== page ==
If you’re compiling a list of the most important technologies of our age, you may start with the personal computer, phones, maybe a nod towards the highway system. But, hey, how about a needle and thread? Should that be in there, too? Yes, it should. Here’s why.
I don’t consider fire a technology so much as a natural resource. Shaping rocks to hit and scrape stuff with is the oldest, but boring, and also how often do humans use rocks as hand tools nowadays? But long before the wheel, came the needle and thread. For tens of thousands of years (possibly up to 60,000), humans have been sewing up people and things, not to mention using them for tattooing and other decoration. Later on, they were used for weaving, knitting and acupuncture. Yesterday, I hand-sewed a bag I’m working on and fixed a hole in my jacket, and the only difference is I’m working with steel and cotton, not bone and deer sinew.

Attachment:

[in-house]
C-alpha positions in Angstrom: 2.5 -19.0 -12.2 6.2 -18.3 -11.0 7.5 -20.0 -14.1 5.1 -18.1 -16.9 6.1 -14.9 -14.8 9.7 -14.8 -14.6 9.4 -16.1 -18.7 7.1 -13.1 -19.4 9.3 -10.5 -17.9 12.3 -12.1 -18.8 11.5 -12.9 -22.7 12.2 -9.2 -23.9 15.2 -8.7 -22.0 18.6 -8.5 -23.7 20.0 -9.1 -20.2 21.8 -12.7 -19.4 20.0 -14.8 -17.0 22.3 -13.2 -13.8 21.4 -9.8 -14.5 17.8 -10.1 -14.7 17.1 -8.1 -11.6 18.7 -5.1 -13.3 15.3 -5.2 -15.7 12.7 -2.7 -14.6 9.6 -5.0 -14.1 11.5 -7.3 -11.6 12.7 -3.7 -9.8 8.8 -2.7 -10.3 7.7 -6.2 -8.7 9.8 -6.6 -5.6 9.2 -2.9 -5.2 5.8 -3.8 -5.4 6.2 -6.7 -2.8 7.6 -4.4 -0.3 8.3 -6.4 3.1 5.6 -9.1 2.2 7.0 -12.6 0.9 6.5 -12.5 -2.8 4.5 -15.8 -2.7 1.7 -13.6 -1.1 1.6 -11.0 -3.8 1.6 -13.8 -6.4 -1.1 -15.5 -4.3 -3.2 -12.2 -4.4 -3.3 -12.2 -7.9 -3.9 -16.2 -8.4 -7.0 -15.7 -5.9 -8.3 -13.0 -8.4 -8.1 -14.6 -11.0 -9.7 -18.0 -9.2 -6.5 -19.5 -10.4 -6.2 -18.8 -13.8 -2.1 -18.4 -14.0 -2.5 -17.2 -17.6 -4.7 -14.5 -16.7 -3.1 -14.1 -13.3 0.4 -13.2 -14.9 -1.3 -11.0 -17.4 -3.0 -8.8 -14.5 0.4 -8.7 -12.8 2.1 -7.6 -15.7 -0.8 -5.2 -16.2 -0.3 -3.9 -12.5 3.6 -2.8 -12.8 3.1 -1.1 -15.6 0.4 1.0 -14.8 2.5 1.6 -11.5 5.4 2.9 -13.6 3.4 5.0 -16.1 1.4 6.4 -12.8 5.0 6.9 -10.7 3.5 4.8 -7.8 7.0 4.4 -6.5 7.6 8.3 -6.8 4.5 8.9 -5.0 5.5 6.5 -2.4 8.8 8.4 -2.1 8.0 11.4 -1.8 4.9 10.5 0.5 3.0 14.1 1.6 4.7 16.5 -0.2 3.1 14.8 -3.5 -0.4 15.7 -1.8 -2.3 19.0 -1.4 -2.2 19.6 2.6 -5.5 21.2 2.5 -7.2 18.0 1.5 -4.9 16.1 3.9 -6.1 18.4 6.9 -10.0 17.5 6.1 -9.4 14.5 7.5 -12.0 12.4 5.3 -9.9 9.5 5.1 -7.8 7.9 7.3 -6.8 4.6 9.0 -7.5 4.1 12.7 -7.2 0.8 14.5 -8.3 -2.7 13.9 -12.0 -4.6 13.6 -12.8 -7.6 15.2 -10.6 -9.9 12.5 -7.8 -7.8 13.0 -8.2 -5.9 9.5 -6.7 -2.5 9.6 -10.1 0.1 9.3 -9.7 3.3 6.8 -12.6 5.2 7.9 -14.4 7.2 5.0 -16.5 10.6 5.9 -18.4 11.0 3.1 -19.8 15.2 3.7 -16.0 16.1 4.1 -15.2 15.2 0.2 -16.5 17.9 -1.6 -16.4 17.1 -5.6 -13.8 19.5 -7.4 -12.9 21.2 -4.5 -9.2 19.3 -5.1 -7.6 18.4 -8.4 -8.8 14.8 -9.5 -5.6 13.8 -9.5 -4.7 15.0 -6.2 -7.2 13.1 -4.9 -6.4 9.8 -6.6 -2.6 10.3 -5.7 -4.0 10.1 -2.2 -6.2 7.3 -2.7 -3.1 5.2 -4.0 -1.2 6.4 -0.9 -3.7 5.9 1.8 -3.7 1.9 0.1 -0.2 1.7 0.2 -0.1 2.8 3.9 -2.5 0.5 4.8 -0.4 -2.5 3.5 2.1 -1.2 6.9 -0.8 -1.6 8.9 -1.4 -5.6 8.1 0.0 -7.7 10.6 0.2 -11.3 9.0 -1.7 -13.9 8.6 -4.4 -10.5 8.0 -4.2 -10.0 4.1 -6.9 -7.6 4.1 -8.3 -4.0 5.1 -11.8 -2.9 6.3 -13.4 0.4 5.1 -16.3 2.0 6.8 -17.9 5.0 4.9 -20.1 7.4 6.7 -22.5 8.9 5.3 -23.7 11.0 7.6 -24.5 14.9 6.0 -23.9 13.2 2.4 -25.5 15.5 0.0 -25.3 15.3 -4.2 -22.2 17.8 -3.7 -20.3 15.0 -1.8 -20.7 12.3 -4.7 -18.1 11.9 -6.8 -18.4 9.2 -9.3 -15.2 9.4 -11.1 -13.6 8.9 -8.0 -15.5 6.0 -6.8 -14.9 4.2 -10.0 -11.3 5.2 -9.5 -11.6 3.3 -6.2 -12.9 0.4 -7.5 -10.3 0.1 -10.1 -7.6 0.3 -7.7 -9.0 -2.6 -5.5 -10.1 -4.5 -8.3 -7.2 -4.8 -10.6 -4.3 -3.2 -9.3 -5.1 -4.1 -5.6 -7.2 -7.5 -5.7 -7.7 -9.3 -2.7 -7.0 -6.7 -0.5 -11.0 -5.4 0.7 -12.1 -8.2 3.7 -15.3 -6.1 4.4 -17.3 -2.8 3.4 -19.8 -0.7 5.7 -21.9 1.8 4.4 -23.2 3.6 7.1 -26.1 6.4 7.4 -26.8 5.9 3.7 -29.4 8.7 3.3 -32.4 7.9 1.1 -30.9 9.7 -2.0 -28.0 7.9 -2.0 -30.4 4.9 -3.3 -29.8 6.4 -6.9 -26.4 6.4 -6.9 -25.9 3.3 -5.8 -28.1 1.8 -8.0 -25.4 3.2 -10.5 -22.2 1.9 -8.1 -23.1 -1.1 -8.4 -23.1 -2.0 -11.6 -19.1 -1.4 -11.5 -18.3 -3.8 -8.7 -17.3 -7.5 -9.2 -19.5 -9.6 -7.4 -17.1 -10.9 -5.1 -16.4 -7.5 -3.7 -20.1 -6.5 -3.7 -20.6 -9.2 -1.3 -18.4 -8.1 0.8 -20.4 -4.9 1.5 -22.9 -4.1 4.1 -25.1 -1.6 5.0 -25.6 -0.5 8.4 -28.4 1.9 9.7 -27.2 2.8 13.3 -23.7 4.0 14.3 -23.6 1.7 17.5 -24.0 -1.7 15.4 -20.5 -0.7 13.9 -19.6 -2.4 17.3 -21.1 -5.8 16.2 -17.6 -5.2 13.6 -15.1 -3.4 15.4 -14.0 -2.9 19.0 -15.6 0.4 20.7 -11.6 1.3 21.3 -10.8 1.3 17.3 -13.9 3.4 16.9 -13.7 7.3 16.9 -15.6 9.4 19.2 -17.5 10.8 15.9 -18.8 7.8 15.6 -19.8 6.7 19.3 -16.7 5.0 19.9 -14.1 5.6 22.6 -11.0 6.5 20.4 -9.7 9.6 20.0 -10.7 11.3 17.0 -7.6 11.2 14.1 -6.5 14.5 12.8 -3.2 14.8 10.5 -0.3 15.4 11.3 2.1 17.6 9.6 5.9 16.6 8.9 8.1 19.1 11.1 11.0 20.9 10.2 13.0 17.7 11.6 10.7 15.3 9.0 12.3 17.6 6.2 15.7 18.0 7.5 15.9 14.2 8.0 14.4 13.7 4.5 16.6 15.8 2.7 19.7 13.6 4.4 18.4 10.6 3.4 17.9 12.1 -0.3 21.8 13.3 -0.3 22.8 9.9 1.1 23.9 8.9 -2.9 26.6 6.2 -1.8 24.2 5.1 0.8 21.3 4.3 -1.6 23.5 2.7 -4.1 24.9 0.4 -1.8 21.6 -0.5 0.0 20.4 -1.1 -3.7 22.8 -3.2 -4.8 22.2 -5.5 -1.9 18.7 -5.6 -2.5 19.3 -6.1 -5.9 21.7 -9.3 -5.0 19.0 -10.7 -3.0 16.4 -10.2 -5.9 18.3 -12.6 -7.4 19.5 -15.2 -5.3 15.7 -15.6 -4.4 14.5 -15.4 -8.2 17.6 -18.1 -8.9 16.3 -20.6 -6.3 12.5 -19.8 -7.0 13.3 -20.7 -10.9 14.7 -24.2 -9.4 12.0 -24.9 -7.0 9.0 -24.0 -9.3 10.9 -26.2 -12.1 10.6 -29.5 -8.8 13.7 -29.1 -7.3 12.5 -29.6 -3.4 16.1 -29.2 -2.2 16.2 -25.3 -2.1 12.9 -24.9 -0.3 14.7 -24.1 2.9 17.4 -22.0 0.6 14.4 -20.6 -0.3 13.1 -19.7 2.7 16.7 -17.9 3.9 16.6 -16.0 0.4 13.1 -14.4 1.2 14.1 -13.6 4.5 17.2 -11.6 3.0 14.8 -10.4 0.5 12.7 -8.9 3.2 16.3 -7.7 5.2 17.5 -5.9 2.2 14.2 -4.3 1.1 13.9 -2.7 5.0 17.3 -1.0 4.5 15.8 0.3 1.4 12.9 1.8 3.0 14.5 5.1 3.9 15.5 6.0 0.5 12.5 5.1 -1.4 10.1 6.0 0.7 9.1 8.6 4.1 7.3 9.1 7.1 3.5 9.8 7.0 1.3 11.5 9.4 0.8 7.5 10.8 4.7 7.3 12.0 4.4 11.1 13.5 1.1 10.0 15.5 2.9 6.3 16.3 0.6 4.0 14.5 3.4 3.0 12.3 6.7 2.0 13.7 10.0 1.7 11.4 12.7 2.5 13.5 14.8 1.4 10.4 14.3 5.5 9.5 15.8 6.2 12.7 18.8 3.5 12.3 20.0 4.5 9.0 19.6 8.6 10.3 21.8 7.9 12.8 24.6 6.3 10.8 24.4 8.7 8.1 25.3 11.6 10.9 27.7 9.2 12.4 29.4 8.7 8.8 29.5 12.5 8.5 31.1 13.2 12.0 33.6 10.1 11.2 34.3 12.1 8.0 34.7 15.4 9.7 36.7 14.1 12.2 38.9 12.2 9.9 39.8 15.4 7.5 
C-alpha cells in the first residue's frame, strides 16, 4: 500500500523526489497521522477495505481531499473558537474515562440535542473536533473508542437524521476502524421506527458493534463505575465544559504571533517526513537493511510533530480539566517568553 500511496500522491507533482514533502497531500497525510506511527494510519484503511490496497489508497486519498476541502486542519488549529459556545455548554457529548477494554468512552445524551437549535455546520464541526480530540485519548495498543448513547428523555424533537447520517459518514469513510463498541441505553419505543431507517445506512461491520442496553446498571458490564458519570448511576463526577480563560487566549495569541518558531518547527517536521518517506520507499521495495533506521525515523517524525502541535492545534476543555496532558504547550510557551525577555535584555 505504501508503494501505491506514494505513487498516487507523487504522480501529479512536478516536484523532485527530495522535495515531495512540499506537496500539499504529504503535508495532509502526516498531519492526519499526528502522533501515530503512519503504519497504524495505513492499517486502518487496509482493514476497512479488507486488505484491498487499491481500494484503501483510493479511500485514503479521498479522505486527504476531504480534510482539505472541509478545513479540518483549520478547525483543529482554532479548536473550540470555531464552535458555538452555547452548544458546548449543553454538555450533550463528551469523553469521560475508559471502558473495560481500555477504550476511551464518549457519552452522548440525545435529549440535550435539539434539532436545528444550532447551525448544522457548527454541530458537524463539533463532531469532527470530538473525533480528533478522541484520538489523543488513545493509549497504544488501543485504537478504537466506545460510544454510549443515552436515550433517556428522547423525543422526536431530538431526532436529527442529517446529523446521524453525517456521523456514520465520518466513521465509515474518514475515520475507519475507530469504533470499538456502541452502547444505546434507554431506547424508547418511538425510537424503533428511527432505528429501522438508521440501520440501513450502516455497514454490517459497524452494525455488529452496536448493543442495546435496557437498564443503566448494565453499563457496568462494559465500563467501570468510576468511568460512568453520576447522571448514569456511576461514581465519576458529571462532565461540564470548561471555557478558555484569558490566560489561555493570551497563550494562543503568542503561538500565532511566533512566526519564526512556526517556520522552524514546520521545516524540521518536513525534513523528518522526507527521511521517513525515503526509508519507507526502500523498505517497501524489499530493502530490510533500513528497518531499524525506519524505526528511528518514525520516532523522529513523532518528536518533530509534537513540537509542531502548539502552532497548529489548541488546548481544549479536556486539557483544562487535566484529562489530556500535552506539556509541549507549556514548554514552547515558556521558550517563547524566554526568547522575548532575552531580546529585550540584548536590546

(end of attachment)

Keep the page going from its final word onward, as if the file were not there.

Give it enough time, and any technological advance starts to seem like just the building blocks of other technologies, instead of an advance in and of itself. But, while the technique has remained essentially unchanged through history, new applications — whether for sewing clothes, stitches, book-bindings, and more — just keep coming.
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